Swish Goswami quote
Source: Shake

When developers are allowed to explore new ideas, they become more engaged in their work in general and are more likely to stick around.

For example, Google has gotten a reputation for encouraging employees to work on pet projects and side ideas during their paid time at work—a policy called 20% time.

They went even further with Area 120, their in-house incubator, where employees get a chance to develop their ideas and launch their own startups without having to leave the company.

Sargun Kaur tweet
Source: Twitter

That way, they’re allowing employees not only to experiment and innovate on the job but also to potentially monetize their ideas.

Developers have a lot to offer in terms of creativity and most likely will not want to work for a company where their innovative spirit is neglected.

Therefore, by encouraging innovation, listening to their ideas, and providing them with the tools necessary to turn those ideas into reality, companies can ensure that their best employees will stay with the company for a long time.

Challenging projects

It’s easy to fall into the trap of giving your developers the same tasks over and over again.

This approach, however, can quickly lead to their disengagement and possible departure from the company.

According to a survey conducted by Hired, 72.2% of software developers said that new challenges and the opportunity for continuous learning were their biggest motivators for entering the field in the first place.

biggest motivators for software engineers chart
Source: Hired

Even after they start working, it’s safe to assume that their desire for new challenges won’t vanish overnight—it’ll still matter.

Bruno Marnette, the vice president at Two Sigma, is living proof of this. In his blog post, he described how, early in his career, he was working on a project that initially thrilled him.

But after a year of doing essentially the same thing every day, the initial excitement faded away, and he felt unchallenged because there was nothing new left for him to learn.

And as you can see below, he eventually found himself at a dead end and quit his job.

Bruno Marnette quote
Source: blog.enki

The whole experience made him think differently about developers’ work.

As a result, when he later started his own company, he implemented a fast-rotation policy: no one would be allowed to work on the same project for longer than three months.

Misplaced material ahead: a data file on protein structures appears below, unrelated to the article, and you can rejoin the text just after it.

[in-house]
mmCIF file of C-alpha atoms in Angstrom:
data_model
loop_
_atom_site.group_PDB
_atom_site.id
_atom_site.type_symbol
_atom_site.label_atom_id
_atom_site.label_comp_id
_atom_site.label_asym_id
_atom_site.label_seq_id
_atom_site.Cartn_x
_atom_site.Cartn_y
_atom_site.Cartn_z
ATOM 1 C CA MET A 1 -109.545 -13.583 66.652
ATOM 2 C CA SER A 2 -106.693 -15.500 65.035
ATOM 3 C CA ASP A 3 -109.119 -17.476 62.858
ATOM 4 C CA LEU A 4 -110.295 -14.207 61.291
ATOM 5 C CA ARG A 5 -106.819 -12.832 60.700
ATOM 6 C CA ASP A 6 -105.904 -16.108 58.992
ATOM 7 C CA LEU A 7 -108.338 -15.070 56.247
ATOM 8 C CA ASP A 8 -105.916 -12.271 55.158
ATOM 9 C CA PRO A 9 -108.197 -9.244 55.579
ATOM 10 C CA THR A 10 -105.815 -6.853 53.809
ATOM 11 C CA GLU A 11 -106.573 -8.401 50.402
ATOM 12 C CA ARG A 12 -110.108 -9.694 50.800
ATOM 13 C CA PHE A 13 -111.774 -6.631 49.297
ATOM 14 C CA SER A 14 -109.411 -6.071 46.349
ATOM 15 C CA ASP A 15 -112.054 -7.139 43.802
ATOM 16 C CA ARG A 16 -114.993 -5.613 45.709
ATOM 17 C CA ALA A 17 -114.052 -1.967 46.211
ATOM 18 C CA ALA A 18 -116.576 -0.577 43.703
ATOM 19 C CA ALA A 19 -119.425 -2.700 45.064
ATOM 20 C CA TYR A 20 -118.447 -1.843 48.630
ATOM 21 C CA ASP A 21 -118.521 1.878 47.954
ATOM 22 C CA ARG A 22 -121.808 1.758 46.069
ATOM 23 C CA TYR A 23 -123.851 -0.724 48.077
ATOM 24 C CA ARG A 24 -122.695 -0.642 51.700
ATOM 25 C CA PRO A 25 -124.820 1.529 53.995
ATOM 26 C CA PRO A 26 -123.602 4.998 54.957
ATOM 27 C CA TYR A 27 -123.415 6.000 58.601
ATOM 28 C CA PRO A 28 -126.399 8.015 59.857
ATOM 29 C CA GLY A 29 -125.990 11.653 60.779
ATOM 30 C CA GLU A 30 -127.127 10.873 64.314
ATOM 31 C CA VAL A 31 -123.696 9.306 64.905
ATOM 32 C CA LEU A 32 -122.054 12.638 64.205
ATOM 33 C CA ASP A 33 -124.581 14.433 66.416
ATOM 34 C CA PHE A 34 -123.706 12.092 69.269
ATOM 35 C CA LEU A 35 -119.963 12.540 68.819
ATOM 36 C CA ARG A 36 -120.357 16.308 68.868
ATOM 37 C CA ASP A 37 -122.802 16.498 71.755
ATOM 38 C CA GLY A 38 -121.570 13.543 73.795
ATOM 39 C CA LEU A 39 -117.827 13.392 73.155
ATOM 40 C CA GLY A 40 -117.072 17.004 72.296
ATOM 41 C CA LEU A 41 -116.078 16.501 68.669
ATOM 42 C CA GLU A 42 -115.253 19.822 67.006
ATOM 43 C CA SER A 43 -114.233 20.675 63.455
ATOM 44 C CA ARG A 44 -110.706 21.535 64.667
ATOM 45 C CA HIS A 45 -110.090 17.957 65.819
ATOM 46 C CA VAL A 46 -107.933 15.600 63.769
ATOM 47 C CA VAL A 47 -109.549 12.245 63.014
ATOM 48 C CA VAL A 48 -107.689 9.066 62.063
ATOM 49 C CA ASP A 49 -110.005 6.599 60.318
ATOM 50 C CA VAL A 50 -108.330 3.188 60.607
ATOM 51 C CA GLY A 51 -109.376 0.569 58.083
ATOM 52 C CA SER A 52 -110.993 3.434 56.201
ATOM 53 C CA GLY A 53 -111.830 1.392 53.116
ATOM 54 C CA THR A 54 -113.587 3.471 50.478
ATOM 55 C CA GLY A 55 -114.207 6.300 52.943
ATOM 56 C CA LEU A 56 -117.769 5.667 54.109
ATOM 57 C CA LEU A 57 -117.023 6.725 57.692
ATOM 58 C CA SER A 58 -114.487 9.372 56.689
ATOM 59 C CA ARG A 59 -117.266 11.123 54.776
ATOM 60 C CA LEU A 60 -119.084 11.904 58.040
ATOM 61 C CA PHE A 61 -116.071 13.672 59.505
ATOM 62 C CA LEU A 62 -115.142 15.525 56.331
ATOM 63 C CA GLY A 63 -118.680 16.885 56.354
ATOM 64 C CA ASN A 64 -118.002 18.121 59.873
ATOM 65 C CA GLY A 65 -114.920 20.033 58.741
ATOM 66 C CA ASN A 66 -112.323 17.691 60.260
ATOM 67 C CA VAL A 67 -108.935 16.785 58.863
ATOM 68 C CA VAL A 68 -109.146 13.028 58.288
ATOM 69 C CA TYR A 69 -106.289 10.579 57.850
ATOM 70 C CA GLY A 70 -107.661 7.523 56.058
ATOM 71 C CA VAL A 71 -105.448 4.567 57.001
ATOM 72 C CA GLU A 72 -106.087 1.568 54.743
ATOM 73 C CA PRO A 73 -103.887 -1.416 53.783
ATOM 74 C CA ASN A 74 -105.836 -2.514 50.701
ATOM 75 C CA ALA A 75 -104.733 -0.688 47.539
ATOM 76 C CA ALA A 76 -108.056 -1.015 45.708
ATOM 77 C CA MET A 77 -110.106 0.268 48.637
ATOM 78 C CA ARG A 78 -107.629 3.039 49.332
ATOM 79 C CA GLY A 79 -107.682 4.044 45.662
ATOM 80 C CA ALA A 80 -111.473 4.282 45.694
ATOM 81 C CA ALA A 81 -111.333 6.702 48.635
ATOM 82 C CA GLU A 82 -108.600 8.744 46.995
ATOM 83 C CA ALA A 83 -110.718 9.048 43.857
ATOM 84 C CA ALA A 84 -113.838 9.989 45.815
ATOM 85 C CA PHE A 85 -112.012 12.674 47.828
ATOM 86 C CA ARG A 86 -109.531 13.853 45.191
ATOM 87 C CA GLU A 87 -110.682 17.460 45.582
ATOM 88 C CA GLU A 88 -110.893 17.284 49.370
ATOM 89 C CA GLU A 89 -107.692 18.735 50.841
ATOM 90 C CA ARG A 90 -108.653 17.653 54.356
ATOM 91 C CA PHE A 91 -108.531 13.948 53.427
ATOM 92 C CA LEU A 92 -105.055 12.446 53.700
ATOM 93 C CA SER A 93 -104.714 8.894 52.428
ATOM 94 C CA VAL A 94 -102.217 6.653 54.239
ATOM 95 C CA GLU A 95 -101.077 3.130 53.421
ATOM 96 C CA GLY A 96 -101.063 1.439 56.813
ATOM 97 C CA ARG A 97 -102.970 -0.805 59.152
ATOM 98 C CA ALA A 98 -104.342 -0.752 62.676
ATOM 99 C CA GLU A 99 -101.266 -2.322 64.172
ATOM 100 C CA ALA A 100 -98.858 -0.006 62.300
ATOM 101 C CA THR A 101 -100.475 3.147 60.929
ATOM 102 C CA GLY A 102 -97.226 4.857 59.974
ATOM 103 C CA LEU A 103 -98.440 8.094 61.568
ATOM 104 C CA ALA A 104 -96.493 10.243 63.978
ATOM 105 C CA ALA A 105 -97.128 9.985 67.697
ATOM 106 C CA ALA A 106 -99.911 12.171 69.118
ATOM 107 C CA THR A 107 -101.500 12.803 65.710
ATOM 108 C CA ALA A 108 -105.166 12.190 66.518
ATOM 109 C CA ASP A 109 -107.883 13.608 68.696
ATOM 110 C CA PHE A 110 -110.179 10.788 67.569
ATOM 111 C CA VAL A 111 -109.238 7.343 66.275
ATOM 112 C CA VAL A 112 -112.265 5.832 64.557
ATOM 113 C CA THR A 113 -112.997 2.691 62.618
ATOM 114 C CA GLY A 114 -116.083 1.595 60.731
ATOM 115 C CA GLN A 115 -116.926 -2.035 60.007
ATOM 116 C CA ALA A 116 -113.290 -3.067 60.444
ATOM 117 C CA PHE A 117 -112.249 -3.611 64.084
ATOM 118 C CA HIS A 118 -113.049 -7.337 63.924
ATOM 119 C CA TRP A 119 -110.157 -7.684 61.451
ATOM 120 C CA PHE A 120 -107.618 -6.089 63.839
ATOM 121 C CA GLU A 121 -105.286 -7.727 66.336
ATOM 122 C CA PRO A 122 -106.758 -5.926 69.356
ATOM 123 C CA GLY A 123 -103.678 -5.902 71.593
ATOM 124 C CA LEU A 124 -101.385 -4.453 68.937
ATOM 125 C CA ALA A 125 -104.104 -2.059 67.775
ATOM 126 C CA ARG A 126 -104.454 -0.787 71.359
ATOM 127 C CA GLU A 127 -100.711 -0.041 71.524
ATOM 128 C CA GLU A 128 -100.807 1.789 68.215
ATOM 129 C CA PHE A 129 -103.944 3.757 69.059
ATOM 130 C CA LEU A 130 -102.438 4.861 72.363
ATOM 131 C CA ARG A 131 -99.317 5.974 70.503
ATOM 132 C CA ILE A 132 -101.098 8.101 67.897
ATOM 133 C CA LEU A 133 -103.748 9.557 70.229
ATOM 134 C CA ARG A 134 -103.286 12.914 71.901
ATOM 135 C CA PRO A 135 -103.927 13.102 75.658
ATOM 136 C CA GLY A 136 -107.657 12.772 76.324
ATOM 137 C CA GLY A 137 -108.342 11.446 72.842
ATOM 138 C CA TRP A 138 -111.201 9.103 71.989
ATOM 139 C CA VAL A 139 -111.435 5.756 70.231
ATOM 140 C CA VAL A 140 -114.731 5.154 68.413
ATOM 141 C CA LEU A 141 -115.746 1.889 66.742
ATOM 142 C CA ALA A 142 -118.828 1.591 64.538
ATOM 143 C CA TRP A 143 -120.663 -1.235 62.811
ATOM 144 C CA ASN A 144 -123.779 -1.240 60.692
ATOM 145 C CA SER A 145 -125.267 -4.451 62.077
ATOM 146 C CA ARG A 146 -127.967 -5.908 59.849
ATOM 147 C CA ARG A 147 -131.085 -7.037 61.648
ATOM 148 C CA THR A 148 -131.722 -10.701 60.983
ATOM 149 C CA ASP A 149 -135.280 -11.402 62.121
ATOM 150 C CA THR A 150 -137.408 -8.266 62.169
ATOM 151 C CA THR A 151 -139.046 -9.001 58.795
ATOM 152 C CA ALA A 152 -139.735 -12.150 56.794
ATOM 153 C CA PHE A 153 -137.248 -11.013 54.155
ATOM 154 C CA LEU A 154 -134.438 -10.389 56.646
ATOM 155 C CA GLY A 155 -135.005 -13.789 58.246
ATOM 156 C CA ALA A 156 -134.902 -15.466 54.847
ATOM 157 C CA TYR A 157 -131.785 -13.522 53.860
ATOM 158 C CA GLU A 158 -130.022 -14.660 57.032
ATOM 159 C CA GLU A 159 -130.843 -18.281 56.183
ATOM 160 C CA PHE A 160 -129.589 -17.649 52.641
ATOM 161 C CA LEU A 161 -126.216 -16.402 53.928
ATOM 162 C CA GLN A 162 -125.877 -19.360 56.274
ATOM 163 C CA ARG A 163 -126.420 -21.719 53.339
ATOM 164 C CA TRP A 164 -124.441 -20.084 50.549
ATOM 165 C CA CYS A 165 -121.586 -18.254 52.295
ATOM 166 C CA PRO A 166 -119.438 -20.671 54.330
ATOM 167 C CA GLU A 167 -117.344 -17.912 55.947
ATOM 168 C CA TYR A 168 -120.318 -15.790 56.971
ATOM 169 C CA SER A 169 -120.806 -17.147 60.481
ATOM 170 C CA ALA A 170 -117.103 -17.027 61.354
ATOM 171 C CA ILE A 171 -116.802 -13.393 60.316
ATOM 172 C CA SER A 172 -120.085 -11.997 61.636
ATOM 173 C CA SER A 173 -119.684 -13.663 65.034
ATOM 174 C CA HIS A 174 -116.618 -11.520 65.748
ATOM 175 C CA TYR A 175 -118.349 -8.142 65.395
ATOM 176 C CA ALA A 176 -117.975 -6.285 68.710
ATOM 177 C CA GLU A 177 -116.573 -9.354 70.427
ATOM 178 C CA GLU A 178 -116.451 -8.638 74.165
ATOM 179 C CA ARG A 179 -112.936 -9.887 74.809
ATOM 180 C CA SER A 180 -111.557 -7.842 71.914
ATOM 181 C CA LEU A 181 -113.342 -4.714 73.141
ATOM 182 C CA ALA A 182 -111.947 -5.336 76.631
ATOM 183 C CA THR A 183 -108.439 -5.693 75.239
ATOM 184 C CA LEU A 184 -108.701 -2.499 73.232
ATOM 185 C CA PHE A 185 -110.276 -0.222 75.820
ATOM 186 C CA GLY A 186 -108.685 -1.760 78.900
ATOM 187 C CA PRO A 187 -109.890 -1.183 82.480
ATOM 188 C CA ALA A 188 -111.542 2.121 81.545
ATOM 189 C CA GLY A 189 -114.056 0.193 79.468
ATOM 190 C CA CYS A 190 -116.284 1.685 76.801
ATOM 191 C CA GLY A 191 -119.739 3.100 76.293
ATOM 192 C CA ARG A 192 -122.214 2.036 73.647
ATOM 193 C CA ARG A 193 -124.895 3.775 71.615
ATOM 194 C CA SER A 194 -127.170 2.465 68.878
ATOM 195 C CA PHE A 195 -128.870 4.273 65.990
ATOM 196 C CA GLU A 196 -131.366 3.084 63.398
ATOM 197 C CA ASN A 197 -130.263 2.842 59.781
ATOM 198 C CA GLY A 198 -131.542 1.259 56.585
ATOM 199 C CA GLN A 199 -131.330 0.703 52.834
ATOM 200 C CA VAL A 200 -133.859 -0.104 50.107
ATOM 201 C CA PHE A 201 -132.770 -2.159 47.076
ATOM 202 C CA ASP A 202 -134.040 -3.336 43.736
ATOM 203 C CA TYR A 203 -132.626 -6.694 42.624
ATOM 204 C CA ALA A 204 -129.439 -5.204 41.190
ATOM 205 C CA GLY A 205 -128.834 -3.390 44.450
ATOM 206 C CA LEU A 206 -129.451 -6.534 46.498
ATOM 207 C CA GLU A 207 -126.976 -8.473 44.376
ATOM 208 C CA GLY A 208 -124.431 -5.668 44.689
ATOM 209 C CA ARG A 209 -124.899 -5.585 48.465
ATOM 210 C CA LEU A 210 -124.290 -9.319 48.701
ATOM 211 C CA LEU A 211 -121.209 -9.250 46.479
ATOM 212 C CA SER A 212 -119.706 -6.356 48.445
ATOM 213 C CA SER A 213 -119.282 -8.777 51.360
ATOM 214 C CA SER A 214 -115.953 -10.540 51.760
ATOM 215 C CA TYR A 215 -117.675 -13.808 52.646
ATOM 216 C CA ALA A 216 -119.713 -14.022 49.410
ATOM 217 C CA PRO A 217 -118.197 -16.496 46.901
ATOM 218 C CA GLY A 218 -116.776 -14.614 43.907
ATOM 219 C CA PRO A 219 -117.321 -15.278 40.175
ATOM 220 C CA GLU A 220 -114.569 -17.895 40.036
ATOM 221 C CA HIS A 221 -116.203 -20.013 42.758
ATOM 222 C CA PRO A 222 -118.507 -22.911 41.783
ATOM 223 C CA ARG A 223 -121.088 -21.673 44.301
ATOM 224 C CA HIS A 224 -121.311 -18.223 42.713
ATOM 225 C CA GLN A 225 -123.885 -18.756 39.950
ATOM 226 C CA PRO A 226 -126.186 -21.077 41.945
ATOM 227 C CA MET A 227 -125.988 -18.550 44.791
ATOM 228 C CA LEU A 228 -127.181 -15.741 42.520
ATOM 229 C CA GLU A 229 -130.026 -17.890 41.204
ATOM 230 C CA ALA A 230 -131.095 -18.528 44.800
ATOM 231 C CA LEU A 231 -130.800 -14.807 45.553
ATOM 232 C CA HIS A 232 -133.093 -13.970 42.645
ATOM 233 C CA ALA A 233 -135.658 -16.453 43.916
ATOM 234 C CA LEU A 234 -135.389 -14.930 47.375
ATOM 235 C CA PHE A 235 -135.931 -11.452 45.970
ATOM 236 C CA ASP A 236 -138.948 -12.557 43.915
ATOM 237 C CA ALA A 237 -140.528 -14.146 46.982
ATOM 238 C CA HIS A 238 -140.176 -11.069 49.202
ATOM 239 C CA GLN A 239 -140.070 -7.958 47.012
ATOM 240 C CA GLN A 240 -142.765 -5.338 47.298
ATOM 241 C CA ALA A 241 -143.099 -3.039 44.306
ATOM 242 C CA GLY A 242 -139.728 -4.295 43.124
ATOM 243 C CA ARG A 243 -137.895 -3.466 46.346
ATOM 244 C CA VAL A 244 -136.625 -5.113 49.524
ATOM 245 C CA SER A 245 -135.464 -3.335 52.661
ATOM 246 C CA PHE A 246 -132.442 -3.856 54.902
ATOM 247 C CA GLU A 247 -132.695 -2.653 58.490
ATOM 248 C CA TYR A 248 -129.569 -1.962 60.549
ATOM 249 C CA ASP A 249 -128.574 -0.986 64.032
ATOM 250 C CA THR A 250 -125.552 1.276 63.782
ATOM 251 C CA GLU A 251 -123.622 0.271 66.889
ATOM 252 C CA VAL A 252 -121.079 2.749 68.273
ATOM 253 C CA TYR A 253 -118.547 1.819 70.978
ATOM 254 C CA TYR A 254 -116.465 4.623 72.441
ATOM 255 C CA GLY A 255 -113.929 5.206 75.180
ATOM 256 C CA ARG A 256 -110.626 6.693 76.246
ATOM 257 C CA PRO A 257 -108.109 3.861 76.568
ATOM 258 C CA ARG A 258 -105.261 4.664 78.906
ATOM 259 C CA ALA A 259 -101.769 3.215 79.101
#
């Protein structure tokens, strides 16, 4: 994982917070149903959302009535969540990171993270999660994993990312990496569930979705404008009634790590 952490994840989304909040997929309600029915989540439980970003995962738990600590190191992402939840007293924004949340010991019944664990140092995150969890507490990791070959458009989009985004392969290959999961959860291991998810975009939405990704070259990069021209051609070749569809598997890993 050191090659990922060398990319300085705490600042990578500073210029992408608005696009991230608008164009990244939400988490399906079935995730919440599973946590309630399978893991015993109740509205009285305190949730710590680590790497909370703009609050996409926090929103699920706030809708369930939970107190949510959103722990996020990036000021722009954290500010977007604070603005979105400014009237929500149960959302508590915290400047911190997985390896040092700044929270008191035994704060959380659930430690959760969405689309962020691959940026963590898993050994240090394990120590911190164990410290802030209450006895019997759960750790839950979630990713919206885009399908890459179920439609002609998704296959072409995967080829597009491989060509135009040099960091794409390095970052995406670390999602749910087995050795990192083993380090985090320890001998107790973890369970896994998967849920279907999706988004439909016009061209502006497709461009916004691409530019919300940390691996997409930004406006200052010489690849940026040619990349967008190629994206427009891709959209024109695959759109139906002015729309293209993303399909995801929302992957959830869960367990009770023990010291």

Bruno Marnette quote 2
Source: Shake

This prevented developers from getting stuck in a rut, and kept boredom at bay during longer-lasting projects.

Of course, companies don’t have to rotate developers in and out every three months.

However, it’s a good idea to make sure that you provide your developers with the opportunity to work on interesting projects so that they don’t feel like their skills are stagnating.

Otherwise, they might jump ship for another job that will challenge them more.

Professional development

The pace of technological change has quickened, making it more important than ever for developers to keep track of new trends and technologies so that they don’t fall behind.

That’s why many of them spend a good chunk of their time learning new skills and honing existing ones, as they’re worried that their current skill set will become outdated.

57% of developers are learning new skills because they're worried that their current skills are becoming less relevant
Source: Shake

The fact is that software engineering is a career that requires constant learning.

Even if developers have been working in the field for years, there are always new technologies and frameworks to master and new languages to learn in order to stay competitive.

And that’s a lot of pressure to deal with.

In light of these considerations, no wonder that 56% of developers cite opportunities to learn as one of the most important factors for them to stay in the company.

On the other hand, it’s also not a surprise that companies try to attract developers with the possibility to learn new technologies, get mentorship and training, or attend conferences.

For example, Greenhouse Software organizes regular lunch-and-learns where developers have the chance to learn from their peers or present topics they’re enthusiastic about.

learning and development
Source: Greenhouse

They also give their employees a yearly budget to spend on books, workshops, and conferences related to technology.

In today’s software development world, this kind of approach has become a norm for most companies.

If they want to draw the best developers—and keep them around once they’re on the team—it’s necessary that they offer them the chance to learn, grow and stay up-to-date in their field.